Earlier this year, on the 2nd of January, I took a flight out of Mumbai for Chennai to join a small group of music and culture enthusiasts for a 3-day tour of Madurai.
Known variously as Halasya Kshetram, Koodal Nagaram, Aalavai and Kadamba Vanam, among others, Madurai is better known today as a temple town and is synonymous with the Meenakshi Amman Kovil. But Madurai has rich history that predates the temple and one that goes back to more than 2,000 years making it one of the oldest cities in the country. The city has been the seat of Tamil literature, culture, learning, politics, religion, and more.
An overnight train journey later, our group was in Madurai looking forward to exploring the city and getting to know it better. This was my second trip to Madurai, but it could very well have been my first for the previous visit in 2005 was only about visiting the Meenakshi Temple ! This trip, too, began with a visit to the Meenakshi temple — considered to be the heart of the city and the point from where the city is believed to radiate out like a lotus — before we moved on to explore other parts.
It’s been a year since that visit and this post is an attempt to share some of the memories that have lingered on. But first, a brief history of Madurai.
The earliest (and contested) mention of Madurai is in the account of Megasthenes, who is reported to have visited the city in 3rd century BCE. Madurai has been ruled by the Kalabhras (till 5th century CE), the Pandyas (5th–9th century CE), the Cholas (9th-12th century CE), and again by the Pandyas, but for only a century till 1330, when Allauddin Khilji’s forces, led by Malik Kafur, attacked and destroyed Madurai.
There was about 50 years of Muslim rule in Madurai before Lingamma Nayak, an emissary of the Vijayanagara empire took control of Madurai in 1380. In the early 1500s, Nagamma Nayak broke away from the Vijayanagara kingdom and became the first Nayaka King of Madurai.
The Nayaka rule ended in the 1730s after which the Nawabs ruled the region till the English took over in 1801. Every ruler, every dynasty left its mark on Madurai but no one more than Thirumalai Nayak, who reigned from 1623-1655. Thirumalai Nayak is the best known of Madurai ruler today .. He is everywhere and has left his mark on everything in Madurai. At least that is what it seemed like to me !
Manohar Devadoss (in Multiple Facets of My Madurai, 2013: pg.128) has this to say about Thirumalai Nayak:
During his 30-year reign, the Madurai Kingdom was very powerful… Peace and stability reigned. The coffers were full. There was a strong patronage for the arts. Above all Thirumalai Nayak became known as a prolific builder, raising religious and secular structures of excellence… Indeed, among all those who ruled Madurai over 2200 years, the one ruler that everybody in Madurai knows is Thirumalai.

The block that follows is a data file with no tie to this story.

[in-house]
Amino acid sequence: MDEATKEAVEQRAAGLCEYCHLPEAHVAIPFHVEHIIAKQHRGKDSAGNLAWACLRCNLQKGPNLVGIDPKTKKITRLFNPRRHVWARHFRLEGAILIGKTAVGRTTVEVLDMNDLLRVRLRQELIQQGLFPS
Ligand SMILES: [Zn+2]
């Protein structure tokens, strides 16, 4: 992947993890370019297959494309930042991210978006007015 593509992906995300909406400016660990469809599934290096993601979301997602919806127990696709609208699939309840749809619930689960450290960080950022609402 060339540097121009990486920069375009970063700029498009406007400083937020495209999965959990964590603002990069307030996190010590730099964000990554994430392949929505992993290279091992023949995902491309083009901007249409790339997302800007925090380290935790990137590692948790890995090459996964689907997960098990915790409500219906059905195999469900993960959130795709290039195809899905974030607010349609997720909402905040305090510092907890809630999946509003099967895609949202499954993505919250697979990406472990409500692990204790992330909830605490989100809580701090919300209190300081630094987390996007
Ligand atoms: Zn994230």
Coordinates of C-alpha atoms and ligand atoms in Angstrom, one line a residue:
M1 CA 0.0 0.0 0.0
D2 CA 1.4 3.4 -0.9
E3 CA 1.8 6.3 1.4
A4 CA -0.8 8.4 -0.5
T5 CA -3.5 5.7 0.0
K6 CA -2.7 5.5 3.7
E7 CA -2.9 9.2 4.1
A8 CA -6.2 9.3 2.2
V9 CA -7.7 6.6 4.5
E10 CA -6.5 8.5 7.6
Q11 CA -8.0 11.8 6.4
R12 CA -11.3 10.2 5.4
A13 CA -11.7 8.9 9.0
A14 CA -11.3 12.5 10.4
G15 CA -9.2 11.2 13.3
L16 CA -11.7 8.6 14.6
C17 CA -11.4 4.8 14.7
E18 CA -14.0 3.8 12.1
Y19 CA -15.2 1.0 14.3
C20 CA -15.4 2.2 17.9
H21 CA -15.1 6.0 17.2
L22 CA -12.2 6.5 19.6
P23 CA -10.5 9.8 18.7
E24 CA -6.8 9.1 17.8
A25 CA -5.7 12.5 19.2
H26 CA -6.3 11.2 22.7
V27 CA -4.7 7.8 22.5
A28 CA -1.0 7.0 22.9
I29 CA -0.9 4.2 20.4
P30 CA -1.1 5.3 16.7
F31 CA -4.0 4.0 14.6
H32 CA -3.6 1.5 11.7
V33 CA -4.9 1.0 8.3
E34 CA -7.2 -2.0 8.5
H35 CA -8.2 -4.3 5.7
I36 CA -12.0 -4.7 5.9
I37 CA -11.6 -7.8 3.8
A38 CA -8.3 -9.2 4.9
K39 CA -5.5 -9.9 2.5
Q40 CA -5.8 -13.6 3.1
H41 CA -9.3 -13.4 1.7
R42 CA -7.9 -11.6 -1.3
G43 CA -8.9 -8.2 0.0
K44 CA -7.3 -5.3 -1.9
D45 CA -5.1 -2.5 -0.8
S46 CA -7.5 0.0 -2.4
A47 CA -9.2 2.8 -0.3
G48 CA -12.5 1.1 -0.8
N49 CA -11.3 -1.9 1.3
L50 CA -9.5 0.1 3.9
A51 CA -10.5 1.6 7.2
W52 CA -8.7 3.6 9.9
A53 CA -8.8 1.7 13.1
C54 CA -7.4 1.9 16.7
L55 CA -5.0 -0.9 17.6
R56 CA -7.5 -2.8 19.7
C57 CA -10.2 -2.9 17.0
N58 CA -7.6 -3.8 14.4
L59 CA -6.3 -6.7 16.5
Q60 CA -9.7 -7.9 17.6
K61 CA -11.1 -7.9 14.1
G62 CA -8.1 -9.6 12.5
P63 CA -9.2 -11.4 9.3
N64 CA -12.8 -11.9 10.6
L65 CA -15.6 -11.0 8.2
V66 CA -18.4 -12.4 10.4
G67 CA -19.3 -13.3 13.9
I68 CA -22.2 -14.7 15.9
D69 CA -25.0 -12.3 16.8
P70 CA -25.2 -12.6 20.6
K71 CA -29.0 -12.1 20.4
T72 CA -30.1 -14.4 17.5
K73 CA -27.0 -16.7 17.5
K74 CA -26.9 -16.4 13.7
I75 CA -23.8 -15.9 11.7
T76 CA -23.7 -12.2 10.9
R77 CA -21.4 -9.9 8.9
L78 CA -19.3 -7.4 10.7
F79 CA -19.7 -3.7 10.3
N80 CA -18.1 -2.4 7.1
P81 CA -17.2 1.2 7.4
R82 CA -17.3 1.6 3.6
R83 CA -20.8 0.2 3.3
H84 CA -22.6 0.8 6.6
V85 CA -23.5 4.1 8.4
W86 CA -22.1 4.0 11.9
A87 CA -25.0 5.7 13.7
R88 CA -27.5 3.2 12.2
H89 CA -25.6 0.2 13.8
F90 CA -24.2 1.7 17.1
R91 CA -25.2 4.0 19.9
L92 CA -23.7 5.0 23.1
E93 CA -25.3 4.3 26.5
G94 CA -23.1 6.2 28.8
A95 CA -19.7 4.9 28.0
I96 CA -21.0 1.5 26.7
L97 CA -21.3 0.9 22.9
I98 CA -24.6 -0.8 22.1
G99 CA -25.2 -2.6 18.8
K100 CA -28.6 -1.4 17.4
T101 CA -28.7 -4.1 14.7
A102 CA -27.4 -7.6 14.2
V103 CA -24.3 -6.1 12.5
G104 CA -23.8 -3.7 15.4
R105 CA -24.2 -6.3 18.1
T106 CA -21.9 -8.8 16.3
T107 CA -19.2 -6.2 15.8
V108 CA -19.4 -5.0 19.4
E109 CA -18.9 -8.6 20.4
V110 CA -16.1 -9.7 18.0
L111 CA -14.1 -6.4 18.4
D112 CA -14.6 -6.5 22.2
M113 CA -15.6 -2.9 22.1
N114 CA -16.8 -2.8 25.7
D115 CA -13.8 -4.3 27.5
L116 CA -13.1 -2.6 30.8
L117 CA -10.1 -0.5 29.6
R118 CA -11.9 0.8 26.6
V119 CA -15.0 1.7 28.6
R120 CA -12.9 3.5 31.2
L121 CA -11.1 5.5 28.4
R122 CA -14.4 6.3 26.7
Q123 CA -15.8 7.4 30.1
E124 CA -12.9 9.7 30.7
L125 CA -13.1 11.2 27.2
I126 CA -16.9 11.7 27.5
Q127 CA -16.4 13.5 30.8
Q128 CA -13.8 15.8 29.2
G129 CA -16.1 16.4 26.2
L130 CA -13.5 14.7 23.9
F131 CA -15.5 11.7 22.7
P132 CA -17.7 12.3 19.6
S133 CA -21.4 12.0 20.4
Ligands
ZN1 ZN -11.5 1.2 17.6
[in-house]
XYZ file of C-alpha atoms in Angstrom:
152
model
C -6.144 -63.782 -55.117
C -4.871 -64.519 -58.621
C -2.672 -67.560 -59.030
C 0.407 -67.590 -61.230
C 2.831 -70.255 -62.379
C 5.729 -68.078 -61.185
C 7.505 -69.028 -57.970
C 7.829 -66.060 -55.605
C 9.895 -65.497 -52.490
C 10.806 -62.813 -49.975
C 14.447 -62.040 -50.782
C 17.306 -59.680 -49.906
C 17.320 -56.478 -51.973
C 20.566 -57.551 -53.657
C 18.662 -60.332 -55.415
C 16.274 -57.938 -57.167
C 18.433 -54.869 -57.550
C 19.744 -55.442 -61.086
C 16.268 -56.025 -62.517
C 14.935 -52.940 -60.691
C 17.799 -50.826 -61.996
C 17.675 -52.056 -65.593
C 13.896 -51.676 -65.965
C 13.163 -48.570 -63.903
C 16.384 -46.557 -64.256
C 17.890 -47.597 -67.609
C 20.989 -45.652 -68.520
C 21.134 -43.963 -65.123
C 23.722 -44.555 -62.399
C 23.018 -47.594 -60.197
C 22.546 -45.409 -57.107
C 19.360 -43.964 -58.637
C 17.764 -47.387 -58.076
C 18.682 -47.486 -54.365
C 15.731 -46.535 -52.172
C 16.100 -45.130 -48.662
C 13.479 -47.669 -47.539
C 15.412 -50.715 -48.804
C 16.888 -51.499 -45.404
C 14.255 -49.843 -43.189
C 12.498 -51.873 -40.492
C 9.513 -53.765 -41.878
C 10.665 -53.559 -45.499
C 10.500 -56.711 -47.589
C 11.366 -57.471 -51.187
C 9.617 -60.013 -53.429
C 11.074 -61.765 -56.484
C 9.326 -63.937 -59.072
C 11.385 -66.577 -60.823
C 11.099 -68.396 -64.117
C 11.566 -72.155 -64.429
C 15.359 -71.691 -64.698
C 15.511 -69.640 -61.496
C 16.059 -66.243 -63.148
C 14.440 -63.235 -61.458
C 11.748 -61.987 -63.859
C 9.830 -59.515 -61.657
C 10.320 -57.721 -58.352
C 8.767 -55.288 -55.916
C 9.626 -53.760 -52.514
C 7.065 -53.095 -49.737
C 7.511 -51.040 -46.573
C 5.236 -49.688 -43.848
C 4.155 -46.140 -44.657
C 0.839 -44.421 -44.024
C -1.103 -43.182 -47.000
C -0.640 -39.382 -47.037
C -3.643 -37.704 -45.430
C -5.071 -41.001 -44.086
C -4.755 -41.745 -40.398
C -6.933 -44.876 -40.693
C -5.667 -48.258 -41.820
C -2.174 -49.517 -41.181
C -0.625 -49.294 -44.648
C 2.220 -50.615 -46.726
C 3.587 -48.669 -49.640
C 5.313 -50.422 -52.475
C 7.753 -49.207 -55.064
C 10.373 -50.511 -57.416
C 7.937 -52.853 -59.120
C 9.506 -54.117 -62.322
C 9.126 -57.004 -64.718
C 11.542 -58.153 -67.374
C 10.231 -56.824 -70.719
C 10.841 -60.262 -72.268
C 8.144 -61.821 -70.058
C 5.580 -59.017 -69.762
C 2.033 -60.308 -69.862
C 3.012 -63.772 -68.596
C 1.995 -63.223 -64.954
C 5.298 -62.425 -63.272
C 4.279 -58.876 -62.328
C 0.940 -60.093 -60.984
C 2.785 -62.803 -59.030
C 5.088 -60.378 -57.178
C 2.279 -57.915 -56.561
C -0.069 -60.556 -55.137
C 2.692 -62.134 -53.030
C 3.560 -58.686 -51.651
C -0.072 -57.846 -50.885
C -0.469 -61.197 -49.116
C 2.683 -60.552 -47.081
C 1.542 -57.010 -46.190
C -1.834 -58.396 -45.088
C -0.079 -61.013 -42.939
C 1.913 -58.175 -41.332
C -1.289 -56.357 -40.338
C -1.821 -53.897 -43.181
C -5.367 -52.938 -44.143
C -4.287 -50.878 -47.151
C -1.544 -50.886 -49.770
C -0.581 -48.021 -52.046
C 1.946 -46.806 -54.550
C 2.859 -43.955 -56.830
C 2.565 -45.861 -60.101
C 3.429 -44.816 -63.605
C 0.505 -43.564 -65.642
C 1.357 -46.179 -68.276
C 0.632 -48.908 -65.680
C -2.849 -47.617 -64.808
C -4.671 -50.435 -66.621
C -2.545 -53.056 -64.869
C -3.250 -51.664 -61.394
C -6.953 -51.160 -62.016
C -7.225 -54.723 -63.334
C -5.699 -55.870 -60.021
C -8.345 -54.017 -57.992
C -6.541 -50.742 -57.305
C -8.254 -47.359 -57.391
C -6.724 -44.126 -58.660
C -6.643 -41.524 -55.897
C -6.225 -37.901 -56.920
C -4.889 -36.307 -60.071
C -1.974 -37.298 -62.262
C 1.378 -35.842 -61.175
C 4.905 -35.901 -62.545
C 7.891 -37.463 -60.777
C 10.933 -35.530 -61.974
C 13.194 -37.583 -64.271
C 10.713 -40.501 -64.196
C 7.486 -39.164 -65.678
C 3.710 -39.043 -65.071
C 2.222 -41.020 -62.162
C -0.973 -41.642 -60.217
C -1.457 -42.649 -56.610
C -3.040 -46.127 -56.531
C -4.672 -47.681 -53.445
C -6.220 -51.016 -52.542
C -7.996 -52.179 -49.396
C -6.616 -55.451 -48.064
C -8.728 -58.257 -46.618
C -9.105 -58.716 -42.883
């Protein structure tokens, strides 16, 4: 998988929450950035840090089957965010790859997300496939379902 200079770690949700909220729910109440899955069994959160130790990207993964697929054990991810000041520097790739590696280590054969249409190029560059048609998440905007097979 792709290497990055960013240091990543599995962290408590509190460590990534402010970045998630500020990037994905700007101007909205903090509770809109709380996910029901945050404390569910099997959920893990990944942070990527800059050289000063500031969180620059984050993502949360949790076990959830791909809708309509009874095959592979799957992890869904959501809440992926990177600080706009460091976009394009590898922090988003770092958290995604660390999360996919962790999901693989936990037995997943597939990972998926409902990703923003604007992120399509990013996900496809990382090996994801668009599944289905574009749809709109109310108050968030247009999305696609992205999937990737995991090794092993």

Therefore, it seems only apt that I begin this photoessay with Thirumalai Naik, the palace he built, the remains of the palace he is reported to have built, and another Nayaka palace that is now a museum in Madurai.
Madurai is green and surrounded by hills which are named after the animals they are supposed to resemble — Pasumalai (cow), Anaimalai (Elephant)… These hills are scared and have many temples, both structural and rock-cut in/on/around them. Anaimalai has an excellent set of Jain sculptural reliefs as well.
Madurai is the city of temples and I visited Meenakshi Amman, Koodal Azhagar and Prasanna Venkatesa Perumal at Madurai, and the temples at Thirupuramkundrum, Kallazhagar, and Yoga Narasimha Perumal on the outskirts of the city.
Temples and palaces were not the only things I photographed; there were a lot of random stuff that caught my eye and the camera as well.
The prize for the funniest, most bizarre, completely out-of-the-place, and the last thing I expected to see in Madurai was a dinosaur, even a fake plaster one. This one sighting made the trip memorable for a completely different set of reasons ! 😛
Three days of exploring Madurai via its temples, rock-cut caves and reliefs, palaces, museums, etc.helped us to know the area a little better. We walked some, lingered and reflected over some, and observed, discussed & listened as well. There was lots of music to accompany the temple visits, as well as stories and legends and myths.
Of course, this wasn’t an exhaustive exploration and we couldn’t see everything in the limited time that we had, but the visit did give me a glimpse, a tasting of Madurai. It helped me see the city beyond the Meenakshi Temple, and was enticing enough to plan a trip again.
Till then watch out for the next three posts which will be detailed accounts of some of the places I visited. 🙂
Update (Dec. 2, 2016, 2.15 pm IST): Based on very valid feedback received from my friend and fellow blogger, Anuradha Shankar, I have added three new photographs, deleted one and rearranged the photographs thematically to enhance the readability of this post. Thank you for the invaluable feedback, Anu. 🙂
MS Subbulakshmi’s House | The Meenakshi Amman Kovil | Memories of Madurai: A photoessay | The two Azhagar Kovils | Pathu Thoon or the 10 Pillars | The palace that Thirumalai Nayak built | Tyagaraja’s tambura |